In preparing for his upcoming trial, PINAC correspondent and government corruption activist Michale Hoffman tried to rally widespread interest in the misdemeanor trespassing case that followed his one-man protest near a Jacksonville airport last August.

“I called the mainstream media,” he said. “But they weren’t interested.”

So when Duval County Judge Brent Shore applied an order restricting media access in cases of “extraordinary public interest” to Hoffman’s sparsely attended court proceedings, he questioned the rationale.

“Obviously my case does not meet that standard,” Hoffman said. “I’d be curious if anyone else has to comply with these rules.”

The administrative order, which can be read here, erects hurdles for “new media” and could ultimately block PINAC from recording the trial of its own correspondent. If the heightened restrictions are in any way motivated by the authority-challenging content of PINAC and Hoffman’s reporting, they could constitute a violation of the news organization’s First Amendment protections.

And that is a challenge publisher Carlos Miller would welcome along with PINAC’s attorney on the case, Eric Friday, who has represented PINAC reporter Jeff Gray in the past.

But Miller agreed to the hurdles because it was not that difficult to prove the site would be able to pass the required three-prong legitimacy test: proof of independent editorial control, coverage of judicial matters for more than six months prior and original news content. Under Friday’s advisement, Miller agreed that it would be best meet the court’s initial request to bolster its argument in case it goes any further.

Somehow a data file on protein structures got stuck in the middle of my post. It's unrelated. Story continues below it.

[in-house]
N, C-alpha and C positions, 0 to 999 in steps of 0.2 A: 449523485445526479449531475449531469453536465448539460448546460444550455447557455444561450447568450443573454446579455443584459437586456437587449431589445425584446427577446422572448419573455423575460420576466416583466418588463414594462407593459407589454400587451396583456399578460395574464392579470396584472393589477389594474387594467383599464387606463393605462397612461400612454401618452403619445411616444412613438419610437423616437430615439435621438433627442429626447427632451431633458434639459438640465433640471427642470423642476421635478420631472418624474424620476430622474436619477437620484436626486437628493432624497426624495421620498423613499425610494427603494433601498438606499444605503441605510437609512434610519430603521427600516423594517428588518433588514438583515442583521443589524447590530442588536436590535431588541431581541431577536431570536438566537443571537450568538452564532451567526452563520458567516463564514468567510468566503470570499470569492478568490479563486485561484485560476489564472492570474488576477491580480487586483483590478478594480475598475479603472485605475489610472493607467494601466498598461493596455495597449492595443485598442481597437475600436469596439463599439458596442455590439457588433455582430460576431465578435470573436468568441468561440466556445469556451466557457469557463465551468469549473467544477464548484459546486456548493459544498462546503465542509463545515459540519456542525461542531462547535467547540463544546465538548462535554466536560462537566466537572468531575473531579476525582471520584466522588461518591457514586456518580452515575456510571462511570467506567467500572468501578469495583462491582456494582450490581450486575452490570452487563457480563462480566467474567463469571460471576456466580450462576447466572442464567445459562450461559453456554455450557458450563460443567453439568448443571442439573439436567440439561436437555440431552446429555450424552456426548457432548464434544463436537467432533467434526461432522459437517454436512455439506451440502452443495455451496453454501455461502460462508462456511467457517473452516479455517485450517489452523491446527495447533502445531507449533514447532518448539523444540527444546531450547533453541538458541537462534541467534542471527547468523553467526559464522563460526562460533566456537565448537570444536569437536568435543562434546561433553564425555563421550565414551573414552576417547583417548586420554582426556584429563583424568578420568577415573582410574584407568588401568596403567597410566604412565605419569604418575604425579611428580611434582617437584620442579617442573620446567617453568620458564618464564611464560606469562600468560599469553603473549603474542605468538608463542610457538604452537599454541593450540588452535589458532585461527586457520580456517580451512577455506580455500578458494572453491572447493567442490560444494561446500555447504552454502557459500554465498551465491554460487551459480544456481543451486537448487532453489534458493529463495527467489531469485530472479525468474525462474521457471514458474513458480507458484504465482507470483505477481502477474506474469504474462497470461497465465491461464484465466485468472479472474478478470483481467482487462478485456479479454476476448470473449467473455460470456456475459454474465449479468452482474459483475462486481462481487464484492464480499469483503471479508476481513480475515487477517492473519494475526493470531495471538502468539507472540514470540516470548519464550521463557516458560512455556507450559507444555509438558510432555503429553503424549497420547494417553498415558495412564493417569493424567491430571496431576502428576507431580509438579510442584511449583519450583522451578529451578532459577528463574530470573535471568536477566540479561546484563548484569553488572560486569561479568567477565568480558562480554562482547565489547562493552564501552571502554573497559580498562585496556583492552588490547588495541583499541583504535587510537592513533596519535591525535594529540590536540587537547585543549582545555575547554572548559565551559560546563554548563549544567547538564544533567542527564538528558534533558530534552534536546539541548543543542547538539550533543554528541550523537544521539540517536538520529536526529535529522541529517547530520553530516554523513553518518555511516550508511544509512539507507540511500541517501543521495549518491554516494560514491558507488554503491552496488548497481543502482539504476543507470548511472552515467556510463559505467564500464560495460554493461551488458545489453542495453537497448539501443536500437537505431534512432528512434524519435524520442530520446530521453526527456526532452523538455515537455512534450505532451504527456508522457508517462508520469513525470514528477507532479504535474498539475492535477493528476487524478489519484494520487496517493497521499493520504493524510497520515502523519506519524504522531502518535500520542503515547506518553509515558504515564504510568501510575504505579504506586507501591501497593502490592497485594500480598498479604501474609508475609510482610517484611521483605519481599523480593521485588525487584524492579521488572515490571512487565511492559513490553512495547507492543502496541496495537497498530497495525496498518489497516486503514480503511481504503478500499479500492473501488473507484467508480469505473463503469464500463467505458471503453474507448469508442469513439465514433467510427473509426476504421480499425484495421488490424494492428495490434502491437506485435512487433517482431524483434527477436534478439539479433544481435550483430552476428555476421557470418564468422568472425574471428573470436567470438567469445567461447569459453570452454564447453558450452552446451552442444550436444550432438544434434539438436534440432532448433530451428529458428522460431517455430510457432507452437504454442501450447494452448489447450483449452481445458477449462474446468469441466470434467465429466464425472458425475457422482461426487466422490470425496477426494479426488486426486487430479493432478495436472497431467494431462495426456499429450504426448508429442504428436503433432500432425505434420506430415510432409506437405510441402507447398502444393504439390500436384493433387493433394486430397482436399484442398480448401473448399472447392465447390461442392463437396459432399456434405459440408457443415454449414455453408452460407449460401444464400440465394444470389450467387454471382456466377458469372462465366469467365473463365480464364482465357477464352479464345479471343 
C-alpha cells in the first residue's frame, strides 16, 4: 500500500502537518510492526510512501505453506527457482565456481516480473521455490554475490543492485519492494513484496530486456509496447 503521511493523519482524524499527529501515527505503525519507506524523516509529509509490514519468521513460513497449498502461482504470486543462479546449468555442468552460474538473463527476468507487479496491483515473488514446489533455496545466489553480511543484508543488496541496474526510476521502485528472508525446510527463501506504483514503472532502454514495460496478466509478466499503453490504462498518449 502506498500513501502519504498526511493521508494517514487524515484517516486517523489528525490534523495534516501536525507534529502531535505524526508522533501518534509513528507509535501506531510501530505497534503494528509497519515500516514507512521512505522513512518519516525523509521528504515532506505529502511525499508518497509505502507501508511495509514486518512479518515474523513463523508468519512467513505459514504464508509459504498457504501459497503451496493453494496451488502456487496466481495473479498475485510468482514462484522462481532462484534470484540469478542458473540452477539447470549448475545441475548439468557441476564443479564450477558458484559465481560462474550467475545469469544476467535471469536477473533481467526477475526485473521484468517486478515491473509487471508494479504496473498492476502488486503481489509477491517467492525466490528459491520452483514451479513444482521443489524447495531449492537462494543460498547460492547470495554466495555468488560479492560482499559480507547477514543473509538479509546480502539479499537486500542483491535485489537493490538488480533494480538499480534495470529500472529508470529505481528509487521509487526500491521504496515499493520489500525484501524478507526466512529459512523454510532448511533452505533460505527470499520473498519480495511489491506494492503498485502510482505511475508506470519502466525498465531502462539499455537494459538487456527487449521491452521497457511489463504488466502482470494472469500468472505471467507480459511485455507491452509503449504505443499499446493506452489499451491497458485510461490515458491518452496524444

Earlier today, Hoffman attended a hearing with his attorney to determine a date for jury selection, which will take place March 23, meaning the trial should commence that day if not the following.

And Friday is in the process of submitting three documents compiled by Miller to prove that the news site more than meets the court’s requirements to be considered new media. It will now be taken under judicial review.

So there is plenty of time to settle the matter. If PINAC gets denied, we will still proceed to record the trial under existing Florida law that allows the media to record trials.

But it’s still questionable why the court would place these restrictions in the first place, a routine trespassing charge that no media company other than PINAC has an interest in.

“Our case isn’t of extraordinary public interest, but we still have to jump through hoops,” Friday said.

The administrative order was adopted in 2013, in the wake of the Trayvon Martin case, and sets separate standards for traditional media and the “new” or online media. The restrictions were designed to apply only in “cases of extraordinary public interest that draw national, sometimes international, public interest to proceedings.”

In other words, these rules are intended to apply in high wattage cases that have fly-by-night bloggers crawling out of the woodwork, jockeying for limited space in the courtroom. Not misdemeanor cases that can’t register a mention in any of the local Jacksonville news stations or sites.

“Any restrictions must be content neutral,” said Mickey Osterreicher, general counsel for the National Press Photographers Association. “It shouldn’t matter what the message [of the news organization] is, if you’re in favor of it or not in favor.”

Typically, a 48-hour notice of intent to record is the standard requirement in Duval County, and there is no distinction between new and traditional media.

It is unclear why Hoffman’s case has been designated as high profile.

“This is not of extraordinary public interest,” Osterreicher said. “It’s a trespass case. Applying the standard of review, I would question if they did it to make it more difficult.”

Hoffman put it more bluntly, suspecting retaliation.